Petechiae and purpura
Purpura are larger areas of bleeding into the skin that begin as red areas that become purple and later brownish-yellow. Purpura usually appears in crops and may disappear over three to five days. It can occur on any part of body but is more common on specific areas, such as the front of the shins.
Petechiae are pinpoint-sized hemorrhages of small capillaries in the skin or mucous membranes. Petechiae is the term given to the individual small red or red-blue spots about 1-5mm in diameter which make up the rash.
They are caused by a small local amount of bleeding within the skin. Deeper bleeding beneath the skin may be seen as bruises (ecchymoses). The difference between petechiae and abnormally prominent blood vessels can be shown by applying pressure to a red spot. If it is caused by an abnormal blood vessel the redness disappears temporarily. By contrast when pressure is applied to purpura the spots do not pale.
Petechiae result from tiny areas of superficial bleeding into the skin. They appear as round, pinpoint-sized dots that are not raised. The color varies from red to blue or purple as they age and gradually disappear. Petechiae commonly appear on the lower legs, but may be distributed all over the body. Petechiae that appear during illness, especially illness with fever, can be a different story. Because the presence of bacteria in the bloodstream (classically Meningococcus, the causative agent of "spinal meningitis") can be heralded by the appearance of petechiae, these little marks are searched for during the skin examination of a sick child. If present, they could be be the heralds of very dangerous sepsis, even in a child who does not look all that ill.
Petechiae are red because they contain red blood that has leaked from the capillaries into the skin. Petechiae are quite tiny (less than 3 millimeters in diameter) and do not blanch when pressed upon. There are many conditions in which petechiae may be seen. These conditions range from very minor to very major. The common causes of petechiae include local injury and trauma, allergic reactions, autoimmune diseases, viral infections that impair blood coagulation (clotting), thrombocythemia (an abnormally high platelet level), certain medical treatments such as radiation and chemotherapy, idiopathic thrombocytopenic purpura (ITP), leukemia and other bone marrow malignancies that may lower the number of platelets, and sepsis (bloodstream infection). Petechiae are normally seen right after birth in the newborn and after violent vomiting or coughing. Drugs such as the anticoagulants warfarin (Coumadin) or heparin, aspirin, and cortisone can also cause petechiae.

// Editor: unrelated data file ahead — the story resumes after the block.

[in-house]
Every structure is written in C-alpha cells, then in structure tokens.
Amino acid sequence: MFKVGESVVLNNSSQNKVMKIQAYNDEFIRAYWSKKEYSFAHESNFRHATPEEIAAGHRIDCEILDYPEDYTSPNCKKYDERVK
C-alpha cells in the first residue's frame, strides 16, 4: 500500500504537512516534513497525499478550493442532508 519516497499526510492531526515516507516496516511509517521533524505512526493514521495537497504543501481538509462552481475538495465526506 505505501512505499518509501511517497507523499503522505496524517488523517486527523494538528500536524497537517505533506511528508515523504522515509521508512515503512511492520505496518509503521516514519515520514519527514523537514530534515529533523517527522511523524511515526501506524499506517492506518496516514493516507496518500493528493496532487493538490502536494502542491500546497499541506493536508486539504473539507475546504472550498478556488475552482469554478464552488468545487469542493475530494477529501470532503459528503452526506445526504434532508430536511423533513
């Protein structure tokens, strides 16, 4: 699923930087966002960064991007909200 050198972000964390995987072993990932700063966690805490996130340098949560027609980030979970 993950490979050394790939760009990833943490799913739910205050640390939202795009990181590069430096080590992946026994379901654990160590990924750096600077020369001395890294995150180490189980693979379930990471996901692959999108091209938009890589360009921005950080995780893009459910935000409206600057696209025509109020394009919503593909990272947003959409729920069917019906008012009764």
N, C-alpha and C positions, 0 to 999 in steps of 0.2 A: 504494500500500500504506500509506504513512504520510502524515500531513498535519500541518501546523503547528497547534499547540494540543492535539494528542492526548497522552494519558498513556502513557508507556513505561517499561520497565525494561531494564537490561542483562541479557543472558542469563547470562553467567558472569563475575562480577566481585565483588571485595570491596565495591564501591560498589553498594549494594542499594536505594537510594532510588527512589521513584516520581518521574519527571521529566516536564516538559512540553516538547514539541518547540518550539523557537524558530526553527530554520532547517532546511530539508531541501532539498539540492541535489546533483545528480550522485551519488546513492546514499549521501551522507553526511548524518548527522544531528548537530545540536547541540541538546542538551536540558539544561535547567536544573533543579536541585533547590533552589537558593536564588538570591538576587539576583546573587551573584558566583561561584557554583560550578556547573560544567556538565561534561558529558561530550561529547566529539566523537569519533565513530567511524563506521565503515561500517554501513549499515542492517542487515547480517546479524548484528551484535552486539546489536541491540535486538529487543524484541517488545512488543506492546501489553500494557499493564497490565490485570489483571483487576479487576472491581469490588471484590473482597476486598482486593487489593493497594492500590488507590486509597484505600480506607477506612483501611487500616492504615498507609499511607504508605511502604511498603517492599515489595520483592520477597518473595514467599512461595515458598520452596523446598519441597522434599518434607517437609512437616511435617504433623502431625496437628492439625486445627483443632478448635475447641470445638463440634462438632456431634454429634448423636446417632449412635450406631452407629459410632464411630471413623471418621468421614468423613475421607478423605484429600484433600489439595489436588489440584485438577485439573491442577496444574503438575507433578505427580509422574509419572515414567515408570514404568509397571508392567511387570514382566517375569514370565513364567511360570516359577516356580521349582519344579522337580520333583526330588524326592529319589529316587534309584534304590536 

Purpura may occur when the platelet count of the blood is low (thrombocytopenia) but there are other causes too. It can occur when the blood vessel wall is particularly fragile, has been damaged, or if the skin is thin. In elderly people so-called 'senile purpura' is often seen on the outer surface of the arm and back of the hand. Similar features are seen in some patients treated with long-term steroid therapy because steroids weaken the connective tissues of the skin. In some inflammatory conditions damage to the vessel wall, or 'vasculitis', may occur and can cause purpura. An example is the inflammatory disorder in children known as Henoch Schönlein purpura. In this there is abdominal pain, joint pain, kidney inflammation and raised purpura typically over the buttocks and limbs. Purpura with painful bruising of the legs and around hair roots may also be seen in vitamin C deficiency or scurvy. Purpura should be reported to a doctor for further investigation. In a person who is otherwise well this investigation can be done routinely. However, if the person with purpura is unwell, urgent investigation and treatment is required.
Treatment is directed at the underlying cause of the petechiae. For example, someone with petechiae caused by an infection is given antibiotics. If petechiae are caused by allergy to a medication, the medication may need to be stopped. A person with petechiae due to a low platelet count may need a transfusion of platelets or other blood factors. A person with leukemia or cancer may need surgery, chemotherapy, or radiation therapy. Petechiae caused by injury need no treatment. Applying an ice pack off and on for 24 hours after the injury may reduce further petechiae. The petechiae will fade in time.
It is not always possible to avoid petechiae. Avoiding trauma will help prevent petechiae caused by injury. If allergy to a medication is the cause, avoiding the medication will help prevent the condition. Prompt treatment of infections will help prevent sepsis.